The prevalence of the metabolic syndrome depends on age and ethnic background and is associated with several potentially modifiable life-style factors. prevalence, as defined by the Third report of the National Cholesterol education program expert panel on Detection, evaluation, and Treatment of high Blood Cholesterol in Adults (NCep ATp iii), is estimated at about 22% of US adults; it rises from 40% in those older than 60 years.5 The underlying mechanisms of the syndrome are not fully known; however, the core factors appear to be an excess of body fat combined with metabolic susceptibility.6 Many factors may predispose to this metabolic susceptibility, which often manifests as insulin resistance. The relation between insulin resistance and hTN is well established and relates to several different mechanisms. elevated pulse pressure levels observed in hypertensive patients with the metabolic syndrome may reflect increased stiffness of the large arteries and may partly explain the associated enhanced cardiovascular (CV) risk.7 There is no specific treatment for the metabolic syndrome; individual components must be managed appropriately to reduce the risk of TOD. Data from a retrospective cohort study indicate that Bp control is poor in a substantial proportion of patients with coexisting hTN and dyslipidemia and that multiple drugs are required to control Bp.8 poor Bp control contributes to the high CV risk occurring in patients with the metabolic syndrome.9

    OBESITyBP Control in ObesityObesity affects one-third of adults in the United States (32.9% in the 20032004 US National health and Nutrition examination Survey [NhANeS])10 and is a major risk factor for the development of hTN, CVD, and chronic renal disease. in addition to elevated clinic Bp, body weight is positively cor-related with increased ambulatory Bp and a higher incidence of elevated nighttime Bp (nondipper sta-tus).11 Obese patients have higher levels of renin system (rS) activity, autonomic nervous system activity, and volume expansion than lean patients.12 hemodynamically, obese hypertensive patients also have a higher cardiac output and lower systemic vascular resistance.13 in one study of hypertensive patients aged 35 years or older who were free from CVD, 37% also had a BMi 30 kg/m2.1

    At present, hTN guidelines provide no explicit recommendations, such as a specific choice of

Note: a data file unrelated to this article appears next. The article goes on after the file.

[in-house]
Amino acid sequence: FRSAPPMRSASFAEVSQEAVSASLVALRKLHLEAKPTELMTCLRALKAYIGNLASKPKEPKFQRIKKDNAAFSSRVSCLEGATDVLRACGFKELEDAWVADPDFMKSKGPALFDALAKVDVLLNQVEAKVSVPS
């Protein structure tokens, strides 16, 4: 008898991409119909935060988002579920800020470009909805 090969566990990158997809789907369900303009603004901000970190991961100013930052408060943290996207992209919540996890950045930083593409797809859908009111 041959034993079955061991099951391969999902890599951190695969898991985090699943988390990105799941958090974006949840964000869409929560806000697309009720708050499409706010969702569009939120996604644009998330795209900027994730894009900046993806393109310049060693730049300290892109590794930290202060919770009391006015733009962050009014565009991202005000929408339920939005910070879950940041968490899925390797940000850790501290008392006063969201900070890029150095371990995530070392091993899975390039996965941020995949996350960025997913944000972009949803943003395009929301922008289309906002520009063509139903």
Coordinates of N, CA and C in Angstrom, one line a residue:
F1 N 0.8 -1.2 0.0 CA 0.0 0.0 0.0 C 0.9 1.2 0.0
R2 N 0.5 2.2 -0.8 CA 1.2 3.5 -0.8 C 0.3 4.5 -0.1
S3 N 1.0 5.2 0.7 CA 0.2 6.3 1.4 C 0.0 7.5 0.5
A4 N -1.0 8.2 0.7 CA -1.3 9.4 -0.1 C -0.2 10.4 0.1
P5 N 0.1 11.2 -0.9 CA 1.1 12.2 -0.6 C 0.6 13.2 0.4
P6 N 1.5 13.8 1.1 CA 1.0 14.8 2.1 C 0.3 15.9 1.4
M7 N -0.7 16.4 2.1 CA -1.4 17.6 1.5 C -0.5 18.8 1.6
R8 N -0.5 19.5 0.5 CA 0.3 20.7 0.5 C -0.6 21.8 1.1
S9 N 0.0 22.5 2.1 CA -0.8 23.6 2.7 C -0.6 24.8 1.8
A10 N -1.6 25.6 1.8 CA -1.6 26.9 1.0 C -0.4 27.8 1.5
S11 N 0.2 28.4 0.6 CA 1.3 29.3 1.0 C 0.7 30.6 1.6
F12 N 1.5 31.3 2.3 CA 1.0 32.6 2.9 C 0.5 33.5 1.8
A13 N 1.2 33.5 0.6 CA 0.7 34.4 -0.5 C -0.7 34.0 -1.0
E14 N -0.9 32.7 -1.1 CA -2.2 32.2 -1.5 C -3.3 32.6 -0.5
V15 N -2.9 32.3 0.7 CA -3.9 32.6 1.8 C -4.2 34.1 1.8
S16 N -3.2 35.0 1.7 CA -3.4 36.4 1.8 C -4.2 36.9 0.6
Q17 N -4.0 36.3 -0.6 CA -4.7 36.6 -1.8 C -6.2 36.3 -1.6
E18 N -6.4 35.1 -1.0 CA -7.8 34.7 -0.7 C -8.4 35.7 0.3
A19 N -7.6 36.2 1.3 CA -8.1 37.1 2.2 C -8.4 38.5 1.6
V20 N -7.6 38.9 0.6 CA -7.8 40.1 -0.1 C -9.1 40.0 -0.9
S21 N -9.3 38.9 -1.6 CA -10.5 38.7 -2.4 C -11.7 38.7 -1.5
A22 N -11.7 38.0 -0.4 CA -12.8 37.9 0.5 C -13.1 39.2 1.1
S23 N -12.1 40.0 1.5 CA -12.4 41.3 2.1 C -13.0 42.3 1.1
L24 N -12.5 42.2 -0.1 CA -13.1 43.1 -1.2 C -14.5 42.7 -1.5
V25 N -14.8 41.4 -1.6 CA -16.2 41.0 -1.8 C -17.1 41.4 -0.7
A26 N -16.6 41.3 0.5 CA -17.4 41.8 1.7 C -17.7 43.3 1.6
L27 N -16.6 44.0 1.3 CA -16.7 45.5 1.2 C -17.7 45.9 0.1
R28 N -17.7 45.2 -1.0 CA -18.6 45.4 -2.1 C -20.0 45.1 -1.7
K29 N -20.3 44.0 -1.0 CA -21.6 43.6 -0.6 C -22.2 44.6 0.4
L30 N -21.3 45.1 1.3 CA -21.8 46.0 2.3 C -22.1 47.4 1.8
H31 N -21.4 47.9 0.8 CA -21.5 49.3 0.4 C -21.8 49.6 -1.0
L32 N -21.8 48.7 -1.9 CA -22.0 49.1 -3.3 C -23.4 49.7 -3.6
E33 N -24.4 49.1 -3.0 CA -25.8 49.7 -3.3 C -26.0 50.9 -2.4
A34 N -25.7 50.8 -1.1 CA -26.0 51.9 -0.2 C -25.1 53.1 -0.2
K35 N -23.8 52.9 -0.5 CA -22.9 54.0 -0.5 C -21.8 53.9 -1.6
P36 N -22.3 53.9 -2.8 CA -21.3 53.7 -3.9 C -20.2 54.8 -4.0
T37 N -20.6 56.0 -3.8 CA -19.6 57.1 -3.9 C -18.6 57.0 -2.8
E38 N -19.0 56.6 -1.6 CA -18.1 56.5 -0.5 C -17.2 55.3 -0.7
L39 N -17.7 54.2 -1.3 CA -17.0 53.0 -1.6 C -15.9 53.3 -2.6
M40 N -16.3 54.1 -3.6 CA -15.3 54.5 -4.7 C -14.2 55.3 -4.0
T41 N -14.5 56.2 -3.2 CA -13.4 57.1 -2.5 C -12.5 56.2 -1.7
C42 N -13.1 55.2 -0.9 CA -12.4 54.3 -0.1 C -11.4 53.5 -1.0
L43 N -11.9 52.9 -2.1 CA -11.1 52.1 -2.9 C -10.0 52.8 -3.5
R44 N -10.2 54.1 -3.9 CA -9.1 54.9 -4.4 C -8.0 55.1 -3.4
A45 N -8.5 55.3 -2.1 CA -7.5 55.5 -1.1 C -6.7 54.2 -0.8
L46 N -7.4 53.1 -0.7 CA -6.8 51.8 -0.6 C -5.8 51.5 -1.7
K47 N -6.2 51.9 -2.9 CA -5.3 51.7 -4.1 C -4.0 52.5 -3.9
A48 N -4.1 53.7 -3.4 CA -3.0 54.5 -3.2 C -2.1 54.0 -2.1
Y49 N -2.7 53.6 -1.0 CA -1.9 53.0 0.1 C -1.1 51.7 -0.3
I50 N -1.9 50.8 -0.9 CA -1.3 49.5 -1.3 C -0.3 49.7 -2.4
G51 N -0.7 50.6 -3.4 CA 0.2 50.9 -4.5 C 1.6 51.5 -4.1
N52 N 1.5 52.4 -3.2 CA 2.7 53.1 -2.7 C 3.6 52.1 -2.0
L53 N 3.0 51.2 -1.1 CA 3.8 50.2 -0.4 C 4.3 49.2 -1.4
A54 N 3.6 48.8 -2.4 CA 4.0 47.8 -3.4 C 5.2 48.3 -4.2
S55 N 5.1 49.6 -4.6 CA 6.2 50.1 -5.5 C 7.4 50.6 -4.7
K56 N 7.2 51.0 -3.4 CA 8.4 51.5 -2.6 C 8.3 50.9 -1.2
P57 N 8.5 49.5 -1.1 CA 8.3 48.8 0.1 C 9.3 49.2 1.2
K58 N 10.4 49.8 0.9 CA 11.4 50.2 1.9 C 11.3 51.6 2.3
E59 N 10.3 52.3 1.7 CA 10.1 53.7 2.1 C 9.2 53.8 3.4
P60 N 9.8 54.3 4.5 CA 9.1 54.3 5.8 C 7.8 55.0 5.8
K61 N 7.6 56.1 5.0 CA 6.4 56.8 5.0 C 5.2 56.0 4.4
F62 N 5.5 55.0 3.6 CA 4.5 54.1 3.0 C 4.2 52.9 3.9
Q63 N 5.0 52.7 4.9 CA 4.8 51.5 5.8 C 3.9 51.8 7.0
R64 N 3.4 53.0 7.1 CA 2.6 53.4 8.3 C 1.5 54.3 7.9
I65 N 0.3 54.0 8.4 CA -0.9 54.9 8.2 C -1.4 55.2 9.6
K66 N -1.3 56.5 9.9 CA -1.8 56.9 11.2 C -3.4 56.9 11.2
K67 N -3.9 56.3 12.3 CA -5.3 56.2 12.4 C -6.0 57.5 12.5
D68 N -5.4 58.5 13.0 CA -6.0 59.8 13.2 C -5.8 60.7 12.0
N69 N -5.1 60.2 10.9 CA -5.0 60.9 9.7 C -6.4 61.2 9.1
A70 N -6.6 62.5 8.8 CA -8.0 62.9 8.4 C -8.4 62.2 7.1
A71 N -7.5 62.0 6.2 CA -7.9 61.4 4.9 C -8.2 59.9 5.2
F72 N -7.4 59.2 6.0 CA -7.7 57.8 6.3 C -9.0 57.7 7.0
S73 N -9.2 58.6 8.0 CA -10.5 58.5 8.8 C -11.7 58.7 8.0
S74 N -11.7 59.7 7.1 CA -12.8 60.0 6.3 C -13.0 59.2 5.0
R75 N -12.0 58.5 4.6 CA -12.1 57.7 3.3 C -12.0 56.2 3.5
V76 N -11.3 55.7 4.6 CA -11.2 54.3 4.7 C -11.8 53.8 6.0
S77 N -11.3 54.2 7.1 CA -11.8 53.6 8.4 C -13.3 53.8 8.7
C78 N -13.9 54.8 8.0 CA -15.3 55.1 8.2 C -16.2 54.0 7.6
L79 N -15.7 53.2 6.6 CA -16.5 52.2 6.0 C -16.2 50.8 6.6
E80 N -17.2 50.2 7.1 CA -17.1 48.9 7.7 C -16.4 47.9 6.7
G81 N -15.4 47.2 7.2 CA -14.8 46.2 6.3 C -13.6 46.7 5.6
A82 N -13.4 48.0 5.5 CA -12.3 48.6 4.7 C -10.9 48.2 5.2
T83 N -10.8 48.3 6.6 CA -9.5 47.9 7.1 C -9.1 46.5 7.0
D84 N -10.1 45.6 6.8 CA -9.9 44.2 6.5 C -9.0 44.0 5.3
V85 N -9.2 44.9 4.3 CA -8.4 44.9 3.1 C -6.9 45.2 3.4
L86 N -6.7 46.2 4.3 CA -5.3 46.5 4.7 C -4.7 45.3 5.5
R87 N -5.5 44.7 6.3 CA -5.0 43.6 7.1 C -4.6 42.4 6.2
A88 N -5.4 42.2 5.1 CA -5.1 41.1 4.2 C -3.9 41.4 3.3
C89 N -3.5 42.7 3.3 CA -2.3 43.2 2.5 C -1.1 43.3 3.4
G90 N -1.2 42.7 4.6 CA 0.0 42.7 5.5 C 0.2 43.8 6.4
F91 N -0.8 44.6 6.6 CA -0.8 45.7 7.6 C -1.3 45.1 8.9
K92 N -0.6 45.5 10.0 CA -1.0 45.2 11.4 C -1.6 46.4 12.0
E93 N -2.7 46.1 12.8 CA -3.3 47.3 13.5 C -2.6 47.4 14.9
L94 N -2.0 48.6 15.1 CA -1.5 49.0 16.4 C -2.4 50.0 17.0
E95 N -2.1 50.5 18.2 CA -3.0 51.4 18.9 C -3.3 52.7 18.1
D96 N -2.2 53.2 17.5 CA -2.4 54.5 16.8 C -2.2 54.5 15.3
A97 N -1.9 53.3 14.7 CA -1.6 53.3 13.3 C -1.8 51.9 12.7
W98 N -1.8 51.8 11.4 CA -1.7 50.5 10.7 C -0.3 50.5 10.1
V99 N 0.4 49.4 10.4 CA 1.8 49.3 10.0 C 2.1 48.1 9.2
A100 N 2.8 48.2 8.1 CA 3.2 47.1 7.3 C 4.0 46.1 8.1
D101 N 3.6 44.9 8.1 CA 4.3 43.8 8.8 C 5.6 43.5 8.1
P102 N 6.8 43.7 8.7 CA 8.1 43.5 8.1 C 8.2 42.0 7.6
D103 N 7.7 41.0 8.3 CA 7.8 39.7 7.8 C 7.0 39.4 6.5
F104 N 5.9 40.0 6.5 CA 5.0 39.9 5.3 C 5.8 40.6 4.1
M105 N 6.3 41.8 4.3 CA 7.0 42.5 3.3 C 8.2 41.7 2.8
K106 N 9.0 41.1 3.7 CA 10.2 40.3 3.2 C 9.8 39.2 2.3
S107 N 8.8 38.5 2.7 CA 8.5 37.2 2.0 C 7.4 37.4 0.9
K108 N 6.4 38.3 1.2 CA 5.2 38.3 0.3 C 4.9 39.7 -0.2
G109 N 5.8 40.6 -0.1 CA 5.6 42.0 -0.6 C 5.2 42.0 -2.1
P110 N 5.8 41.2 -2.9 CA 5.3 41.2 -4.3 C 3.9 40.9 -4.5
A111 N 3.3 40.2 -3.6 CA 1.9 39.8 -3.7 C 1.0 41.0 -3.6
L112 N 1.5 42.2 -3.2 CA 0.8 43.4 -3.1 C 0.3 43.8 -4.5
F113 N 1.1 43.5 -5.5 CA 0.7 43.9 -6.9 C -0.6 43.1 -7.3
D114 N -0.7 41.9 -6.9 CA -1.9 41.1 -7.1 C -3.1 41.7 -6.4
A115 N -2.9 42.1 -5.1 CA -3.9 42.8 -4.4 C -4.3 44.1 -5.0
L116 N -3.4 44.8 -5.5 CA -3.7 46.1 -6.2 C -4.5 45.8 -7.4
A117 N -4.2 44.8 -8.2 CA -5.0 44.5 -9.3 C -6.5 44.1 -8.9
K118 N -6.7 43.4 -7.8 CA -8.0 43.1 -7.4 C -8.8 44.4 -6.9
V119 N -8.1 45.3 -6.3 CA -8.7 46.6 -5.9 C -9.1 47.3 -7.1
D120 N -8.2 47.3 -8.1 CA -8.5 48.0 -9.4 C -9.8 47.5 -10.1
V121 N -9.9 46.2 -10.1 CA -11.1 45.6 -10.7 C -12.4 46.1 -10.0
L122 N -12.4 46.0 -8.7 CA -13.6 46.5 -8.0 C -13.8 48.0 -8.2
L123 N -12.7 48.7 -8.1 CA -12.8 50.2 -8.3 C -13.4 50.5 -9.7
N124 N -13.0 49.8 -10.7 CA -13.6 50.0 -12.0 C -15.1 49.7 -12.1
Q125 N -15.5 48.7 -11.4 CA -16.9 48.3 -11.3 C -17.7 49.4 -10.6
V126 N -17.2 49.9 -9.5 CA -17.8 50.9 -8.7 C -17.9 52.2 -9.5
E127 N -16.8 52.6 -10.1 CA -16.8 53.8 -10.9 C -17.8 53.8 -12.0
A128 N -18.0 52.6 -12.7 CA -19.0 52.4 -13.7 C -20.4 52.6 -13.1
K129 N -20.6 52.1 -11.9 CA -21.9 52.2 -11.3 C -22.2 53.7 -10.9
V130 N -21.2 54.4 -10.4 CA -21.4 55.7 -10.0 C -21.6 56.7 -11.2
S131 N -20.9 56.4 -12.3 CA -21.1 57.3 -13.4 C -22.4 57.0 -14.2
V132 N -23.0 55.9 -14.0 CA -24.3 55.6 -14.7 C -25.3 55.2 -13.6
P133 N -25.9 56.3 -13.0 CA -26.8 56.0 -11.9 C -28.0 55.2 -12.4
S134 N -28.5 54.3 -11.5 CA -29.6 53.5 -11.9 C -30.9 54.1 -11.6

an antihypertensive drug for the management of obese hypertensives.9,14 Unfortunately, both los-ing weight and Bp control are difficult to achieve in clinical practice. The shortage of large, pro-spective, comparative trials in obesity and hTN explains the lack of clear guidelines on how to treat this population.

    There is some evidence that hTN in obese patients is more difficult to treat and that this population received suboptimal treatment in the real world.15,16 in a Spanish population survey of Bp control in hospital-based hTN units (no specific treatment protocol was followed), the physicians target was to reduce Bp in accordance with international guidelines. A Bp level

  • The JOUrNAL Of CLiNiCAL hyperTeNSiON VOL. 10 NO. 8 AUGUST 2008626

    concomitant heart failure increases with increasing BMi.19 increased rS activity may be implicated in the association between obesity and LVh.20

    There is controversy, however, as to the extent of CVD risk in obese hypertensive patients compared with lean hypertensive patients. While some stud-ies have suggested that obesity might actually exert protective effects on the cardiovascular system, others disagree with this concept.13 in a study by Weycker and colleagues,1 there was no significant increased risk among hypertensive persons whose only additional risk was obesity.

    The effect of obesity on CVD risk may be because of its impact on the risk of associated met-abolic abnormalities, such as diabetes and hyper-lipidemia, which are themselves risk factors for CVD. The higher incidence of elevated nighttime Bp (nondipper status) seen in obesity is also a risk factor for TOD and mortality.11 Obese hyperten-sive patients, therefore, have a particular need for nighttime Bp control.

    Choice of Antihypertensive Medication in Patients With Coexisting ObesityObesity has an influence on the hemodynamic changes associated with hTN,13 and this may impact the efficacy of different classes of anti-hypertensive drugs. Obese patients often have metabolic abnormalities, such as glucose intoler-ance and increased cholesterol concentrations, that can be exacerbated by certain antihypertensive agents, in particular b-blockers; b-blockers can also cause weight gain or make it more difficult to lose weight.21 Clinical trials and real-life stud-ies indicate that obese hypertensive patients are more difficult to treat and are more likely to have a nondipping pattern than nonobese hypertensive patients. Despite all these factors, obesity-associat-ed hTN has been neglected both in clinical studies and therapeutic guidelines. The role of rS activa-tion in the etiology of obesity suggests that drugs acting on the rS may have beneficial effects in this special population, but this has yet to be proven in larger clinical trials.